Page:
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Congress Must Investigate Student Loan Costs

The opinions expressed by columnists are their own and do not necessarily represent the views of

If you focus on a major issue about which nothing is being done then you can skip ISIS, Immigration or jobs. But if you want to talk about a looming crisis that gets mentioned frequently, but about which absolutely nothing is being done, then that is the booming student loan portfolio that is going to crash down on America’s head soon. This Congress – the 114th -- needs to focus on the looming student loan crisis and the root causes of the crisis.


I have written about various aspects of the cost of college education numerous times over the last few years. As far back as November 2011, I defined that college costs were rising at four times the cost of inflation for the rest of the economy. This information came from Naomi Schaefer Riley’s book The Faculty Lounges. In November, 2012, we wrote about how Tom Harkin’s committee in the Senate (Senate Committee on Health, Education, Labor and Pensions) was skewering for-profit universities which are less than five percent of the student loan problem while barely speaking to the “non-profit” universities which are the real problem. This committee was on its fourth study of for-profit universities and had not addressed at all the exploding cost of state schools and private ones like Wisconsin and Yale. All of these schools receive federal money so all of them fall within the purview of the Congress.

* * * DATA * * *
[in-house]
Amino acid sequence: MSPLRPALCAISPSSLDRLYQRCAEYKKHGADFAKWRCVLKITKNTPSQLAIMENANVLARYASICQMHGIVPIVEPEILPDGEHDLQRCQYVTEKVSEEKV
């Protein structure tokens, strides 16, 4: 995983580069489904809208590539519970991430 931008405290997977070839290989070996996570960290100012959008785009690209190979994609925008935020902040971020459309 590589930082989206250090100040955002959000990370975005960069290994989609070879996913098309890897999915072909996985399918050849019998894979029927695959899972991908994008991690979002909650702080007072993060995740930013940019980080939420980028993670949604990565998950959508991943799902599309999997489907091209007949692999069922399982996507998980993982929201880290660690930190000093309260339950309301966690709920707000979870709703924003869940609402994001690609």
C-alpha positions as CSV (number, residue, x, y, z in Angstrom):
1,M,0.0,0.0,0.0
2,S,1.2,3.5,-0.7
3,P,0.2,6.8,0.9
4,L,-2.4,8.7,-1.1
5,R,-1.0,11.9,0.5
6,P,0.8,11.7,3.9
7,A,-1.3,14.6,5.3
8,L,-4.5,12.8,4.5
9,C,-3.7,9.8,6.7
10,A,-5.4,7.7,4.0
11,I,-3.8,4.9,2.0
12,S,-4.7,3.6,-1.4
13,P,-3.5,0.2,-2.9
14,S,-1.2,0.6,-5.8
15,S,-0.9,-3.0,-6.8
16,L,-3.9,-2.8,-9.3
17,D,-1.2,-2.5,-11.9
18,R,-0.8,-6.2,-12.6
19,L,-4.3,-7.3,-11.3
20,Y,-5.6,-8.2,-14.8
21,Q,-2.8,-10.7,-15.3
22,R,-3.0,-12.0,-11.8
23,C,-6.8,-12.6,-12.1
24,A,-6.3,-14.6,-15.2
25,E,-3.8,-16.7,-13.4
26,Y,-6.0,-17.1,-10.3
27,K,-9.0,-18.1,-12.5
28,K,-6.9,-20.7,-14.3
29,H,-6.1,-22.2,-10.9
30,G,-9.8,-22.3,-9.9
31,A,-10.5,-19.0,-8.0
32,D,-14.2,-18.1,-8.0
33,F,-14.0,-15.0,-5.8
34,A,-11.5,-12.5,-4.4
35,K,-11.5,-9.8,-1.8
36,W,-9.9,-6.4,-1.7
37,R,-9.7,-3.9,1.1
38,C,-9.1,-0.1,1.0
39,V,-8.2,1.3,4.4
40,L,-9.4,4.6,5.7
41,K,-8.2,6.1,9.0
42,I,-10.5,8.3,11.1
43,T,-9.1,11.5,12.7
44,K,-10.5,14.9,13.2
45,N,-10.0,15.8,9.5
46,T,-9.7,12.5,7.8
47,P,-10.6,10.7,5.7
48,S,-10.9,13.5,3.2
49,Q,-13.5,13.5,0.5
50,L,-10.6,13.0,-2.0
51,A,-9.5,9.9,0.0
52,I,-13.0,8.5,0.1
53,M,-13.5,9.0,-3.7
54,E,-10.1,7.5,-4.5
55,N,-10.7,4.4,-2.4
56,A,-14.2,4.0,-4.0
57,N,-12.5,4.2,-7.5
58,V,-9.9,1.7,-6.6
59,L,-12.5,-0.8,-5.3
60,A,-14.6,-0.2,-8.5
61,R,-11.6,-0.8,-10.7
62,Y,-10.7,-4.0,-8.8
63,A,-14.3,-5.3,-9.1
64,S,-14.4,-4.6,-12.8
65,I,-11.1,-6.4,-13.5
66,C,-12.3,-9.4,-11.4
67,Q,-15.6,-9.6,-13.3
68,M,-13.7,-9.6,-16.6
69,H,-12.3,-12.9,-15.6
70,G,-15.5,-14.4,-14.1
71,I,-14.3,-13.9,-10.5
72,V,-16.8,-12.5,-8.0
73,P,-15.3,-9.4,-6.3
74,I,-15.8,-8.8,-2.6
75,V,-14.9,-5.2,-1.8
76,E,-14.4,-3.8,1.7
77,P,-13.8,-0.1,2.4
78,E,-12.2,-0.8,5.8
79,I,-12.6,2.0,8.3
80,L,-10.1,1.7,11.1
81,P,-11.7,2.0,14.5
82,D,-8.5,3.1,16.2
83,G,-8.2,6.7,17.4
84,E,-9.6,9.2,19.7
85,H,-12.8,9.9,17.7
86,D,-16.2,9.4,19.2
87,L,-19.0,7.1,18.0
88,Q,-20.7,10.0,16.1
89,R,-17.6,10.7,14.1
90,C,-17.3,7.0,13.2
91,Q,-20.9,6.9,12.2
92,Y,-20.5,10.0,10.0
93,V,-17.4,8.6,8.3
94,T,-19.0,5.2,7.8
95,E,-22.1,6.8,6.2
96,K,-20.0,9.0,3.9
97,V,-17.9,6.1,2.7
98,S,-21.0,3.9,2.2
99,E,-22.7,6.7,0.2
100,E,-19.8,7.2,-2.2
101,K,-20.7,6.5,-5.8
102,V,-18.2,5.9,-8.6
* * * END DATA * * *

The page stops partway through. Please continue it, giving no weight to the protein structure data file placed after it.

President Obama and his minions have brought the student loans under the auspices of the federal government. Senator Elizabeth Warren (D-MA) wants to decrease the interest rates being paid on these loans because she feels some are too high. Neither one wants to address the root cause, which is the soaring cost of a college education. They would never do so because their friends in the “intelligentsia” would have to answer questions about their mismanagement of resources. Their solutions all have to do with relieving the debt from the students. If you do an internet search on student loan forgiveness you will find a multitude of Obama-related plans to lessen the burden of the borrower at the cost of the American taxpayer.